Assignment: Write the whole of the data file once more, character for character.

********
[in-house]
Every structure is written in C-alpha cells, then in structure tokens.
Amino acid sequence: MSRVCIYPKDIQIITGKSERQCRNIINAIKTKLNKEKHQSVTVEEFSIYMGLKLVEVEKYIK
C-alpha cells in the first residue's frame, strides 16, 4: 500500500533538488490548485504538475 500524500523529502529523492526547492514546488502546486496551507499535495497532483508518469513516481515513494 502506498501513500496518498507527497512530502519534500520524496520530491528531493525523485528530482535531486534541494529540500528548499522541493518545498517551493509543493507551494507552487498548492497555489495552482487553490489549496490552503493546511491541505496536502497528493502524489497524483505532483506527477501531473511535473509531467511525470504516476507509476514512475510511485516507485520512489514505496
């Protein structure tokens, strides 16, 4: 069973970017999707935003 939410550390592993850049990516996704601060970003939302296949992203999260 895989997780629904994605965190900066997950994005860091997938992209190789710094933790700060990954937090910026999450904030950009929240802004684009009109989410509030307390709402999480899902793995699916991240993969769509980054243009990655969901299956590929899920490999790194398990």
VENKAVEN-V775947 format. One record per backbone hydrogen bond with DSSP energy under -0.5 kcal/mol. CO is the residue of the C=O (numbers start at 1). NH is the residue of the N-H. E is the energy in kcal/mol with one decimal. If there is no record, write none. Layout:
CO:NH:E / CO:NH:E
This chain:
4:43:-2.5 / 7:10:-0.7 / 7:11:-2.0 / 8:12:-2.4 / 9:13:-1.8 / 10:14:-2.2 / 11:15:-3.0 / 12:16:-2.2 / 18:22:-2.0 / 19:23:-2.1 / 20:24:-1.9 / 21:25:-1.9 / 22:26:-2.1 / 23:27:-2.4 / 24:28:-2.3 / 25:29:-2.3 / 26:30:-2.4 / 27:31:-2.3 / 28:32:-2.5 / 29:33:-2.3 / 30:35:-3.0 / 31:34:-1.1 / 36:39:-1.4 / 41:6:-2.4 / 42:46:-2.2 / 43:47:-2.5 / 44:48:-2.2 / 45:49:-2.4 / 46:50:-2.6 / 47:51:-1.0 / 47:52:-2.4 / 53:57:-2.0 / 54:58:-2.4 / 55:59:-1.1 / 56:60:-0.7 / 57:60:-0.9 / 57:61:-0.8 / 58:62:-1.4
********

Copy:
[in-house]
Every structure is written in C-alpha cells, then in structure tokens.
Amino acid sequence: MSRVCIYPKDIQIITGKSERQCRNIINAIKTKLNKEKHQSVTVEEFSIYMGLKLVEVEKYIK
C-alpha cells in the first residue's frame, strides 16, 4: 500500500533538488490548485504538475 500524500523529502529523492526547492514546488502546486496551507499535495497532483508518469513516481515513494 502506498501513500496518498507527497512530502519534500520524496520530491528531493525523485528530482535531486534541494529540500528548499522541493518545498517551493509543493507551494507552487498548492497555489495552482487553490489549496490552503493546511491541505496536502497528493502524489497524483505532483506527477501531473511535473509531467511525470504516476507509476514512475510511485516507485520512489514505496
């Protein structure tokens, strides 16, 4: 069973970017999707935003 939410550390592993850049990516996704601060970003939302296949992203999260 895989997780629904994605965190900066997950994005860091997938992209190789710094933790700060990954937090910026999450904030950009929240802004684009009109989410509030307390709402999480899902793995699916991240993969769509980054243009990655969901299956590929899920490999790194398990």
VENKAVEN-V775947 format. One record per backbone hydrogen bond with DSSP energy under -0.5 kcal/mol. CO is the residue of the C=O (numbers start at 1). NH is the residue of the N-H. E is the energy in kcal/mol with one decimal. If there is no record, write none. Layout:
CO:NH:E / CO:NH:E
This chain:
4:43:-2.5 / 7:10:-0.7 / 7:11:-2.0 / 8:12:-2.4 / 9:13:-1.8 / 10:14:-2.2 / 11:15:-3.0 / 12:16:-2.2 / 18:22:-2.0 / 19:23:-2.1 / 20:24:-1.9 / 21:25:-1.9 / 22:26:-2.1 / 23:27:-2.4 / 24:28:-2.3 / 25:29:-2.3 / 26:30:-2.4 / 27:31:-2.3 / 28:32:-2.5 / 29:33:-2.3 / 30:35:-3.0 / 31:34:-1.1 / 36:39:-1.4 / 41:6:-2.4 / 42:46:-2.2 / 43:47:-2.5 / 44:48:-2.2 / 45:49:-2.4 / 46:50:-2.6 / 47:51:-1.0 / 47:52:-2.4 / 53:57:-2.0 / 54:58:-2.4 / 55:59:-1.1 / 56:60:-0.7 / 57:60:-0.9 / 57:61:-0.8 / 58:62:-1.4